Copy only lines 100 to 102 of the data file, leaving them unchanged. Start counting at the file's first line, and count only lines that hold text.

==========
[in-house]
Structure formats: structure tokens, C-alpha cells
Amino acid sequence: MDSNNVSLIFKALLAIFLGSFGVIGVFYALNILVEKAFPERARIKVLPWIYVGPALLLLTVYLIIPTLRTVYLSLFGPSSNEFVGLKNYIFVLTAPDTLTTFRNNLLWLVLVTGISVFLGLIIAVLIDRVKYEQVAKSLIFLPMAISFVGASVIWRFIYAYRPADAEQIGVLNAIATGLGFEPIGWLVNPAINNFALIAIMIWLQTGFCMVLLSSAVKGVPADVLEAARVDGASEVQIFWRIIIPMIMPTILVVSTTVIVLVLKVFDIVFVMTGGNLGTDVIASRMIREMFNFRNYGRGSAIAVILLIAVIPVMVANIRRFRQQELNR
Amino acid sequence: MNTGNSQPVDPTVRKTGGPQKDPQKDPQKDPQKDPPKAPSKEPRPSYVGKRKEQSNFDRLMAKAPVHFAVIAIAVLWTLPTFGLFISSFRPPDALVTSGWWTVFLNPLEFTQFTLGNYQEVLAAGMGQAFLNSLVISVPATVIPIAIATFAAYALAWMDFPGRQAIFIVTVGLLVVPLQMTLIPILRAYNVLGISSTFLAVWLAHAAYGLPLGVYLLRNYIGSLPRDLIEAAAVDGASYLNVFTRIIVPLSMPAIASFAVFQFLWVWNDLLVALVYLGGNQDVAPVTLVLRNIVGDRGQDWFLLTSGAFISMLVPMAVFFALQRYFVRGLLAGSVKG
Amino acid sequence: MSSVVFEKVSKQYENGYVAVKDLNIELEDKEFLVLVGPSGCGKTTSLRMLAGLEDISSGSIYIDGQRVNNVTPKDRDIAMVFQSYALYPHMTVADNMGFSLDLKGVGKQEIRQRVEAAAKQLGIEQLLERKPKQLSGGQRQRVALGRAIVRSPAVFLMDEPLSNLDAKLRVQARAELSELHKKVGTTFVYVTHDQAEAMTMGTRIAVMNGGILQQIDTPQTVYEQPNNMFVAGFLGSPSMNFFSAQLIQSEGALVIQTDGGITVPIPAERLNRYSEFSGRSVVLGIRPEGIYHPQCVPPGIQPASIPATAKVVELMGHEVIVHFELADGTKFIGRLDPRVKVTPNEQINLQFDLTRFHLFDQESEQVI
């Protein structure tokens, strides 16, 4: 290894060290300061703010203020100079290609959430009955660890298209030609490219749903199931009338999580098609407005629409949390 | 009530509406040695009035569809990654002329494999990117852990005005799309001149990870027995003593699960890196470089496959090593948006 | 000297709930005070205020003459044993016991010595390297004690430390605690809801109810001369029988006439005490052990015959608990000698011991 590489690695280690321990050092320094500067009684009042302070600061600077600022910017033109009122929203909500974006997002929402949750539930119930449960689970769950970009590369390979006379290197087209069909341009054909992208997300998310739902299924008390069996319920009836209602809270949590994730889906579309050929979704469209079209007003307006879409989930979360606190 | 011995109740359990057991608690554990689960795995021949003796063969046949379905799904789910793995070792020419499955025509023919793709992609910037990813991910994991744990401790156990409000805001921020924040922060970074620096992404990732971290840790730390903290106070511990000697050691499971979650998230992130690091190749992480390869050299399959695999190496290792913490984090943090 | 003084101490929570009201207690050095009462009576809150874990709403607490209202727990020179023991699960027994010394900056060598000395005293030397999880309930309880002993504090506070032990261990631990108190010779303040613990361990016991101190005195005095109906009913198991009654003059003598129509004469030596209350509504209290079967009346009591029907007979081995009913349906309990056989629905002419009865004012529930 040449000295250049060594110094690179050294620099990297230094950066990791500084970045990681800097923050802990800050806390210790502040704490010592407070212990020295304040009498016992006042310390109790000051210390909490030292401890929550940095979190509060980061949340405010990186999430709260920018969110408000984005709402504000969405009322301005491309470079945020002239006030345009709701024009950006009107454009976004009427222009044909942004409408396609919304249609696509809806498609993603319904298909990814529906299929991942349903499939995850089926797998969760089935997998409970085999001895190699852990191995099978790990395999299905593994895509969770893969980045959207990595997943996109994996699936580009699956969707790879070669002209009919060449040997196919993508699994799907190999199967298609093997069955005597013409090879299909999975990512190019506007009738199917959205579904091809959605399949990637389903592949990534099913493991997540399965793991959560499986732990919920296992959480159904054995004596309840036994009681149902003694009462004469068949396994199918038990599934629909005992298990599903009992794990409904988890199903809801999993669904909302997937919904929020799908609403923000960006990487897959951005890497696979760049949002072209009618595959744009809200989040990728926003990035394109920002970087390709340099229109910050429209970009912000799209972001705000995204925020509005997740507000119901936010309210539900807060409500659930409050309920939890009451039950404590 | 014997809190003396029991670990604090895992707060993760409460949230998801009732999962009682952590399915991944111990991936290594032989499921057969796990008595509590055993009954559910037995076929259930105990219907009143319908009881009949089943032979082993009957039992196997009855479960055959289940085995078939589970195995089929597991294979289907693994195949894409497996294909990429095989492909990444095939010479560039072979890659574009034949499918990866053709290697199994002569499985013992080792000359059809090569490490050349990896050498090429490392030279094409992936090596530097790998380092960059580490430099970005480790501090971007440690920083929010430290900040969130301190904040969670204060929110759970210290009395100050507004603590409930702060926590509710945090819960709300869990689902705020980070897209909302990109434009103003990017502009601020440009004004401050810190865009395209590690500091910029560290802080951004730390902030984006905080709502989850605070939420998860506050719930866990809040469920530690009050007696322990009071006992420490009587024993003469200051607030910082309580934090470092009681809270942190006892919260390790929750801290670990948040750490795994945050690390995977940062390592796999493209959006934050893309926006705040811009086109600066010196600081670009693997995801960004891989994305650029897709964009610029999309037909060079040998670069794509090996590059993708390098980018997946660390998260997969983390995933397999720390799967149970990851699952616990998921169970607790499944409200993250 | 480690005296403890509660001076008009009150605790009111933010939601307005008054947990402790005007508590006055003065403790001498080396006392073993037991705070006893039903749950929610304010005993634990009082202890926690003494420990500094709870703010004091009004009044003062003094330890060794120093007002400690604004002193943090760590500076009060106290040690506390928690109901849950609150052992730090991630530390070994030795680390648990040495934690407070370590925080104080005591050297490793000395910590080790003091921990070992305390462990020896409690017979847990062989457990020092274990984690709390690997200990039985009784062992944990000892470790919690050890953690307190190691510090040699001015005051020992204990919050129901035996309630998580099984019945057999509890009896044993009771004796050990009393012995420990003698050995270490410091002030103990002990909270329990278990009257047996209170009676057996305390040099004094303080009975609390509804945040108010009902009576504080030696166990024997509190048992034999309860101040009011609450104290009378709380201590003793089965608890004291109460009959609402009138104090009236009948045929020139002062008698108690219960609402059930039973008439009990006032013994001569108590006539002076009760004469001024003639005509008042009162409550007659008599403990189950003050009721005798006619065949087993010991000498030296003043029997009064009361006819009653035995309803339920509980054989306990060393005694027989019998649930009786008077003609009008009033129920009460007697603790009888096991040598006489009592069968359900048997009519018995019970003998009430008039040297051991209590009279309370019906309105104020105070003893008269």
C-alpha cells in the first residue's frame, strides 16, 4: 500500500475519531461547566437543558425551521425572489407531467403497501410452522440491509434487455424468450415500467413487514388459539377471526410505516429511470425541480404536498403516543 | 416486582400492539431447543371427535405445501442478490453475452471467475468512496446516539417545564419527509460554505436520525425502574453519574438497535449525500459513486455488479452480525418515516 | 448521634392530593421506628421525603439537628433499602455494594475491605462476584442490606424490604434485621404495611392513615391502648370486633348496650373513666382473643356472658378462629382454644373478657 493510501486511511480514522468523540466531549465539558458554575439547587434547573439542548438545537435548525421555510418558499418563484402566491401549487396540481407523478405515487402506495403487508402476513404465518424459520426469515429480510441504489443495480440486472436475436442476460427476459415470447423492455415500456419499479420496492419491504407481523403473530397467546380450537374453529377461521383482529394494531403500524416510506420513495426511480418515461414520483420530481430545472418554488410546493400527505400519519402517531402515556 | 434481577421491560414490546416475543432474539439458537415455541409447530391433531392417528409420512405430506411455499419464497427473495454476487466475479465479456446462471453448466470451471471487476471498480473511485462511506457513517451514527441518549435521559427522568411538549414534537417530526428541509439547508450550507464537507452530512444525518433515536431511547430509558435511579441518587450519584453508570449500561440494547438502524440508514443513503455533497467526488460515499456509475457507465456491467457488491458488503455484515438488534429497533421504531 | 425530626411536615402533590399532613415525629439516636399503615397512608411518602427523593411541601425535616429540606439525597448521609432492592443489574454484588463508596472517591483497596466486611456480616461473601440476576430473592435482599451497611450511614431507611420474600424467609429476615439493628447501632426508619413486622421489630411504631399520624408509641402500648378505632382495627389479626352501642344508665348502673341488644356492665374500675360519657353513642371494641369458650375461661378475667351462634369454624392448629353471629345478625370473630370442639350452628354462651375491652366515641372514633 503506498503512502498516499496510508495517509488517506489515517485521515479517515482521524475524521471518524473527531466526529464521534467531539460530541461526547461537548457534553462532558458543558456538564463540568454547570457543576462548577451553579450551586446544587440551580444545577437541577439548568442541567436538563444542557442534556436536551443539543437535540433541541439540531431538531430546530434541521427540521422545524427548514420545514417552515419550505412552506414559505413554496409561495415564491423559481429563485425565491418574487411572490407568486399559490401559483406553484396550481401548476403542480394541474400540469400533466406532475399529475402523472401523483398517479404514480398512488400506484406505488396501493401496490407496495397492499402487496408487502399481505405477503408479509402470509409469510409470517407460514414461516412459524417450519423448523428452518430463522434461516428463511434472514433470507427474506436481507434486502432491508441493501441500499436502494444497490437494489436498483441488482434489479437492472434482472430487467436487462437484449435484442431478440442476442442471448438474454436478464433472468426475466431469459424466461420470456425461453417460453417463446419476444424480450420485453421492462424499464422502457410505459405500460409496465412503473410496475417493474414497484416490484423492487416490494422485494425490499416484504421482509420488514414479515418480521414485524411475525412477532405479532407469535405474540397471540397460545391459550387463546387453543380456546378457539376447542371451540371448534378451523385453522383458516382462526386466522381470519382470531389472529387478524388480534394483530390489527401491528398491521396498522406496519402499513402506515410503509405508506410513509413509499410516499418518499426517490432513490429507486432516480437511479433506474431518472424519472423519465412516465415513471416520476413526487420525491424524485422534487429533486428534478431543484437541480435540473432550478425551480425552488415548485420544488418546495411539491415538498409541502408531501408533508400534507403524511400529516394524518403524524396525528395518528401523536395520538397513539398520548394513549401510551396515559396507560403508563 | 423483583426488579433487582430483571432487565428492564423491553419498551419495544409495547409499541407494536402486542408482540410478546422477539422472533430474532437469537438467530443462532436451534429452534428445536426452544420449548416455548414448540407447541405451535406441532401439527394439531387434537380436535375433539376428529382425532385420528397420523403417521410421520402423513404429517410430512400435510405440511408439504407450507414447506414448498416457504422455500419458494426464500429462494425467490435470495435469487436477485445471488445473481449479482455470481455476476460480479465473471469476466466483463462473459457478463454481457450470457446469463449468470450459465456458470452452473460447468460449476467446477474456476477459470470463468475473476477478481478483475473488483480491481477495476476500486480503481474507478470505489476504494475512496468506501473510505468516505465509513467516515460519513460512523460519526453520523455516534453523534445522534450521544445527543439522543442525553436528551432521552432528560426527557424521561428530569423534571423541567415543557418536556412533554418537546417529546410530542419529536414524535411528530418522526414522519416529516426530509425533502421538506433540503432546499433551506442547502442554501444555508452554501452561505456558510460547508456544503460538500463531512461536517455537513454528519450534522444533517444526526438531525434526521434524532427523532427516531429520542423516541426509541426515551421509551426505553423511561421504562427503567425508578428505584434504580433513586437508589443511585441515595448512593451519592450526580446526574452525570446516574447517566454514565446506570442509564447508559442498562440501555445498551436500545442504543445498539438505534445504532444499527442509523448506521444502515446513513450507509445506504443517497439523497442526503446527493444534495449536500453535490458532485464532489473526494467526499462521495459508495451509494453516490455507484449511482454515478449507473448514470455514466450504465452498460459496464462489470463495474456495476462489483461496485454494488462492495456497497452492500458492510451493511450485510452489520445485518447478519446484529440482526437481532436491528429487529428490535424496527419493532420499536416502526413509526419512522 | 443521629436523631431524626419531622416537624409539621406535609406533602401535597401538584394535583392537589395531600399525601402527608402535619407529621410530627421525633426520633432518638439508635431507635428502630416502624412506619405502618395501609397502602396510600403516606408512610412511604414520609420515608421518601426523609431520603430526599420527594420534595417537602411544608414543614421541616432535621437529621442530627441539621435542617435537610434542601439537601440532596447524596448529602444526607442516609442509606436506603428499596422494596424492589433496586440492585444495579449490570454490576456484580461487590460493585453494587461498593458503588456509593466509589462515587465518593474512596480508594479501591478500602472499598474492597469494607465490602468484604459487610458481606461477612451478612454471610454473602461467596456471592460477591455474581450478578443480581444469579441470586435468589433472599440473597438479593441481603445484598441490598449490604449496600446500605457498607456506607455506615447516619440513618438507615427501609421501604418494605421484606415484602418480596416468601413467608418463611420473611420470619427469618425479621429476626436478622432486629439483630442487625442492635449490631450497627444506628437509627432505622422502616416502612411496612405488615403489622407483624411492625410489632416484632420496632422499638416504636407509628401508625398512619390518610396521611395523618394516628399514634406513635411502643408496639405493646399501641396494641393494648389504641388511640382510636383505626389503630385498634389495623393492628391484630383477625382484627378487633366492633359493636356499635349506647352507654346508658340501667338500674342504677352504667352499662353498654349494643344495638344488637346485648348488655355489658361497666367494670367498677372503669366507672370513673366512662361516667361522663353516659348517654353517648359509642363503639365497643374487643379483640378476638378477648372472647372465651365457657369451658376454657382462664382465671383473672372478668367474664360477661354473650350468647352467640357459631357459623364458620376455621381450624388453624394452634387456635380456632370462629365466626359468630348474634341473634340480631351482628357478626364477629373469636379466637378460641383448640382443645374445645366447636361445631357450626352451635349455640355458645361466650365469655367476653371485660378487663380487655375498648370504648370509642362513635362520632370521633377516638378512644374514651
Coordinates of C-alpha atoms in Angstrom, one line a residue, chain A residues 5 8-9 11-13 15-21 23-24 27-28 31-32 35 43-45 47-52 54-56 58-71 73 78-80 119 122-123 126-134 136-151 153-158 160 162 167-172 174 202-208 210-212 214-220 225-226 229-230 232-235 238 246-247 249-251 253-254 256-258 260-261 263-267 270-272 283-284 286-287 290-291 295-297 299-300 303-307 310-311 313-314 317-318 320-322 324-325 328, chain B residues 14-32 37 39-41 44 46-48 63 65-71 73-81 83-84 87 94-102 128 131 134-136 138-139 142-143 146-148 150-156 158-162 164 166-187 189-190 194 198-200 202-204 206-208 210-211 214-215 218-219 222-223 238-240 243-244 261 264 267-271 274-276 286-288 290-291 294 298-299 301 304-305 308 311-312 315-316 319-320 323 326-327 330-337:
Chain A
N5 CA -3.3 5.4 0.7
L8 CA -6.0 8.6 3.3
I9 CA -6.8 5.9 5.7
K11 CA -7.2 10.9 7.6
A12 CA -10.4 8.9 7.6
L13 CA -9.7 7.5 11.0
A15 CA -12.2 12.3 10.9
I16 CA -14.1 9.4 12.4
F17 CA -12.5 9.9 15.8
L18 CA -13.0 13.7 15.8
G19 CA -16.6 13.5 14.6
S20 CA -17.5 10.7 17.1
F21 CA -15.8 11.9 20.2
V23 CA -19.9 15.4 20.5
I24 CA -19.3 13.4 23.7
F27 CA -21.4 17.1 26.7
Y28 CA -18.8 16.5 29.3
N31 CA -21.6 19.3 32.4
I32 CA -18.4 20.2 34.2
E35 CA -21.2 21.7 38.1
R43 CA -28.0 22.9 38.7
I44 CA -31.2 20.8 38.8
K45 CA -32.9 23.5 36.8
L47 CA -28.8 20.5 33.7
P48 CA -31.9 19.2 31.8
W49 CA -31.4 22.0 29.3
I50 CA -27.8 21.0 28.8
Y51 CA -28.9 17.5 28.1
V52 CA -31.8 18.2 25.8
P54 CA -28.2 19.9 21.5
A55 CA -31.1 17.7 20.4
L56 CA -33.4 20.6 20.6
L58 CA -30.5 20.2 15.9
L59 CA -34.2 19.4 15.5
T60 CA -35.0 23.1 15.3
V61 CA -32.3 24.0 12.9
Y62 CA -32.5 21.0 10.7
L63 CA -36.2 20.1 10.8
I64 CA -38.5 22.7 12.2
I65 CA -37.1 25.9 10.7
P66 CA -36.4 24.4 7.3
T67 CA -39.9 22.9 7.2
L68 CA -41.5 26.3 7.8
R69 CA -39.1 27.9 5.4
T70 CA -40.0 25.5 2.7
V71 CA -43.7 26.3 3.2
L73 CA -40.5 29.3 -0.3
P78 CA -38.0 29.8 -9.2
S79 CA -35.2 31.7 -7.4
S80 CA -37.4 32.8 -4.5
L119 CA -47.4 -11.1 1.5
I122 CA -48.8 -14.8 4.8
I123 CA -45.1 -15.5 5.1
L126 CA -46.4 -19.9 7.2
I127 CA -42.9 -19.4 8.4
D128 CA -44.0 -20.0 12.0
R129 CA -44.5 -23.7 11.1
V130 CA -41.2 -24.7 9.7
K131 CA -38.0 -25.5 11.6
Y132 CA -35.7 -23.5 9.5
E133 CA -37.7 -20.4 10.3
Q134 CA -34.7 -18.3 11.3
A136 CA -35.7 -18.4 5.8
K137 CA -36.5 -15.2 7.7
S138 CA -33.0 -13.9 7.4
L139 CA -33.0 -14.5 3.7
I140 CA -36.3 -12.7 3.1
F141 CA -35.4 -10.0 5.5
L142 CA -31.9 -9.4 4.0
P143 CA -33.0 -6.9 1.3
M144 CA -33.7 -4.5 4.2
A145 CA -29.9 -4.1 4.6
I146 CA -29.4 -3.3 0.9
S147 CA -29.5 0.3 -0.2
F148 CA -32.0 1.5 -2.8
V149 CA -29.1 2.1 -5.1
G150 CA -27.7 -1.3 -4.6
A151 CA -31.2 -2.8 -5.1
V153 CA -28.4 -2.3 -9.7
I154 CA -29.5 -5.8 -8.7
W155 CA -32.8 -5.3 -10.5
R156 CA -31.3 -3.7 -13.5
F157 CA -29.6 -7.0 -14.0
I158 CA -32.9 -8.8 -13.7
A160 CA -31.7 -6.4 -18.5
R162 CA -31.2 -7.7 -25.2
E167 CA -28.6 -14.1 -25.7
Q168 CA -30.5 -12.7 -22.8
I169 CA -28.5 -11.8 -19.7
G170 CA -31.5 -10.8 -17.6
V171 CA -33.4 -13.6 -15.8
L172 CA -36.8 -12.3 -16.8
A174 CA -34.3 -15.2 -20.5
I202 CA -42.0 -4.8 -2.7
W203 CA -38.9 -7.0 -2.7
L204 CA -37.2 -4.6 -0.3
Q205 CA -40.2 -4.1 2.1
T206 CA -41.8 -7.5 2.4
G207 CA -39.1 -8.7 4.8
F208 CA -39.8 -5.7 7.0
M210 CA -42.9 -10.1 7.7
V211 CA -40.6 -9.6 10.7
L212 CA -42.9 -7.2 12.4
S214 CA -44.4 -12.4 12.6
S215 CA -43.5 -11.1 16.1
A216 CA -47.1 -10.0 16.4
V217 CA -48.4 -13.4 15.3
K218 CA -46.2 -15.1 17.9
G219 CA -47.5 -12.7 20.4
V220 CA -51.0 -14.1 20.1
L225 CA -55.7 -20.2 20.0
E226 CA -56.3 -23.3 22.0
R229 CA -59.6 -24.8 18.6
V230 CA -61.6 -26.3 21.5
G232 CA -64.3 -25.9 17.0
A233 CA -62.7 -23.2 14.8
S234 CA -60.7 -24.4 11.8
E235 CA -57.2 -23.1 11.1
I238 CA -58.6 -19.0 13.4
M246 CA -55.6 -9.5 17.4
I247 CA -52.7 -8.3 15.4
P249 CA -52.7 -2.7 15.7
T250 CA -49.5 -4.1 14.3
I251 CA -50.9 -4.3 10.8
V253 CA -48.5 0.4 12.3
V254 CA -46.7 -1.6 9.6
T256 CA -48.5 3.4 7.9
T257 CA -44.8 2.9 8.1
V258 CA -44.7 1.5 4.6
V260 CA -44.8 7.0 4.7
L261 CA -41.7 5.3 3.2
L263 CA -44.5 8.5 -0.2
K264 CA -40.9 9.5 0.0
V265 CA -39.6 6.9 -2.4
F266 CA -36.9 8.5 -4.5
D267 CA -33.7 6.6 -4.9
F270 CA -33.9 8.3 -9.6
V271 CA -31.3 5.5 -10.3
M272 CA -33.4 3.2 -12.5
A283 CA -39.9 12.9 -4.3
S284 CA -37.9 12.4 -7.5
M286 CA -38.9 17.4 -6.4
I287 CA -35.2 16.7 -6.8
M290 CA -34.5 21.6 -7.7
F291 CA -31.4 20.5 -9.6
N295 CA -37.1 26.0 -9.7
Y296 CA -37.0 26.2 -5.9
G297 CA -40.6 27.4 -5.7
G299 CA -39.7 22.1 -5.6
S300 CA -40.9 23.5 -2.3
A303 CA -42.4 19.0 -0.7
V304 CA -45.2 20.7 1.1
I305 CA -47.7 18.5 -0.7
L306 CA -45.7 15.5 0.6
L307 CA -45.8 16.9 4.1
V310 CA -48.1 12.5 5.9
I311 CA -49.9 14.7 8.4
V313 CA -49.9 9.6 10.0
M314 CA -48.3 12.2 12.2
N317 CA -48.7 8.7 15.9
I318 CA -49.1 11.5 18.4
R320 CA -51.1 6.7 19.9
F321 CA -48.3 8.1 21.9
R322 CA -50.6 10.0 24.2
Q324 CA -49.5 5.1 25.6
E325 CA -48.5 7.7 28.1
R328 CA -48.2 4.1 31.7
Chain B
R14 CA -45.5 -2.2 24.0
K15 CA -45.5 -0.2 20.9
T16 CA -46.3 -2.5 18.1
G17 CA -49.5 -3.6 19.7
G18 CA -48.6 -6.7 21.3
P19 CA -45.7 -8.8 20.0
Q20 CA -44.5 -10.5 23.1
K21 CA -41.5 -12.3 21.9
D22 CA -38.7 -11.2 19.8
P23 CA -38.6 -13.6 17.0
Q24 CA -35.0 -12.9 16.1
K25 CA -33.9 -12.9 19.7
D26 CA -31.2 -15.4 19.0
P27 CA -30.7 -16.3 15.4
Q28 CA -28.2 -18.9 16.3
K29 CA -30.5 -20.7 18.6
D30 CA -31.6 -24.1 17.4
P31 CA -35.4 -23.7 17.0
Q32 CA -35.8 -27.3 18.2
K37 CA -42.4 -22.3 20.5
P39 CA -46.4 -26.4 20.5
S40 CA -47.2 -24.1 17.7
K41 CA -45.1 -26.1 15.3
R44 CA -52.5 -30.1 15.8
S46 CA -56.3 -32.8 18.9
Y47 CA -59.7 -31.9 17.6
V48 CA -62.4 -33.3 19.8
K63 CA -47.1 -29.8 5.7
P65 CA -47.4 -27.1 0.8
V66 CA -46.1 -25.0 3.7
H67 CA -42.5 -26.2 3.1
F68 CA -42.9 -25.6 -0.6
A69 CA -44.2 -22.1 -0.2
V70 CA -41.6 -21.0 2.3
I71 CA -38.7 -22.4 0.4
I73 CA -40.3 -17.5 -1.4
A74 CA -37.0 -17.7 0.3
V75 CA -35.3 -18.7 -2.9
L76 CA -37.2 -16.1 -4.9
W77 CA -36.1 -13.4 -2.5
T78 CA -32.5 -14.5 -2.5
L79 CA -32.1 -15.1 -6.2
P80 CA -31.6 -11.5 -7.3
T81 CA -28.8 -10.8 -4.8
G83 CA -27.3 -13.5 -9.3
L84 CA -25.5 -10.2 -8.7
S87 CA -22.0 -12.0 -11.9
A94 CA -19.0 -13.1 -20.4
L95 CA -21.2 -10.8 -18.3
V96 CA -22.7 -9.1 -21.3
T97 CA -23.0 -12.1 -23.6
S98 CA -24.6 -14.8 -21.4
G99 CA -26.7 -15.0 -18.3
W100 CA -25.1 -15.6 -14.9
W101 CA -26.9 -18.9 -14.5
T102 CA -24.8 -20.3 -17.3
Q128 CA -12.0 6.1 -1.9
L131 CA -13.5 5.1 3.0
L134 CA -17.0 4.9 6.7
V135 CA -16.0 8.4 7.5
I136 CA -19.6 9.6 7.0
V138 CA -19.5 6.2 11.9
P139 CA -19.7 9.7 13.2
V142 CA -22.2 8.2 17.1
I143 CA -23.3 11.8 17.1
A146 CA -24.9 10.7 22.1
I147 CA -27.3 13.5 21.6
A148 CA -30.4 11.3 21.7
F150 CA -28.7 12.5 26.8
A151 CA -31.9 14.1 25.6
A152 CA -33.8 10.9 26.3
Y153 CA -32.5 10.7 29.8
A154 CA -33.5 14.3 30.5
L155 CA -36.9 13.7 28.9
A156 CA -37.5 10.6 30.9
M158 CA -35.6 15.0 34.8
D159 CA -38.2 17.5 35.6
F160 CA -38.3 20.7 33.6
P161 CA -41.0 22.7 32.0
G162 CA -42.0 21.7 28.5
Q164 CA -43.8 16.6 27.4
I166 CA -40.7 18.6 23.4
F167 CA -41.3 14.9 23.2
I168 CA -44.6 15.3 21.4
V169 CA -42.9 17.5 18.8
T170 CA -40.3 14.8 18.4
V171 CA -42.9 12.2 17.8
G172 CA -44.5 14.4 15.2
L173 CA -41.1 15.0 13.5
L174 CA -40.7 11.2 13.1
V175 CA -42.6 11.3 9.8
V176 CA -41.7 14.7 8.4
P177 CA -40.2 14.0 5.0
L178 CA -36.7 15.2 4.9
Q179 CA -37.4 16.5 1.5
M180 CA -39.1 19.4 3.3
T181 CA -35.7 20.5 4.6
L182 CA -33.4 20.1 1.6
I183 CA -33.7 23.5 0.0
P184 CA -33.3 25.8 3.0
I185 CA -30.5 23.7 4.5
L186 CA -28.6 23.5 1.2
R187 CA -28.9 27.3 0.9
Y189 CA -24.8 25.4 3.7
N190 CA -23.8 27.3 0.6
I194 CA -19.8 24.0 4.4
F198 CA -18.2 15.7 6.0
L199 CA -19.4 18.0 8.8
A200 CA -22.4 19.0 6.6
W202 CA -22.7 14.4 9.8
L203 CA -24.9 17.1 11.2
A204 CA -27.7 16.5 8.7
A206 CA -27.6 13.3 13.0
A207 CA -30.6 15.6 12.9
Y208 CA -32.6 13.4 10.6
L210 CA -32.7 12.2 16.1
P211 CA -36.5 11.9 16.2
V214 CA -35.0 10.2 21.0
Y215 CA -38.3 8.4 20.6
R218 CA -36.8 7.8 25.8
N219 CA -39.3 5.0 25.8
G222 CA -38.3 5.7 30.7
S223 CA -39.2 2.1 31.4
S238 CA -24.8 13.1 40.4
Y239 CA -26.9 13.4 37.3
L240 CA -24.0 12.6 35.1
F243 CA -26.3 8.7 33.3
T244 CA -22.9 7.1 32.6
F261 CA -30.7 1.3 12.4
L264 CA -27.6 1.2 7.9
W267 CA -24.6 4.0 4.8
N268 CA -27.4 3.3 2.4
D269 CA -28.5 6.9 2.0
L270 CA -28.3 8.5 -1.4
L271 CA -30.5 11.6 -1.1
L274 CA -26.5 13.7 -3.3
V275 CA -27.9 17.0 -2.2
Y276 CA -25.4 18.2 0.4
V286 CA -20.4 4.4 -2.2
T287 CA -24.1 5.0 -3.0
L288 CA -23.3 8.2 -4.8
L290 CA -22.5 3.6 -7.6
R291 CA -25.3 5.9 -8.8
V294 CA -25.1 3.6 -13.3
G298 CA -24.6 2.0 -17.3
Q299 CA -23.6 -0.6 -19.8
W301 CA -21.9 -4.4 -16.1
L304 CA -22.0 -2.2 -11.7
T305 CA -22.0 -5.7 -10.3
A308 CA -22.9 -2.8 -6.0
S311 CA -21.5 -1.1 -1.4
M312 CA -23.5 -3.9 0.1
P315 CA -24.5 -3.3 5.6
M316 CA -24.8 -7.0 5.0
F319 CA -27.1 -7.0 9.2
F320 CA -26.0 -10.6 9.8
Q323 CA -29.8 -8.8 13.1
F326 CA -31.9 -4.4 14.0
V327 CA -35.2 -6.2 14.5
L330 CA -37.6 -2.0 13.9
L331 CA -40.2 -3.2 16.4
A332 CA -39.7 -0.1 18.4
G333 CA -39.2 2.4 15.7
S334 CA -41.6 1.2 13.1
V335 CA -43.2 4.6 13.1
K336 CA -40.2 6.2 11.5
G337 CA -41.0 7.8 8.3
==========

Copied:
V171 CA -33.4 -13.6 -15.8
L172 CA -36.8 -12.3 -16.8
A174 CA -34.3 -15.2 -20.5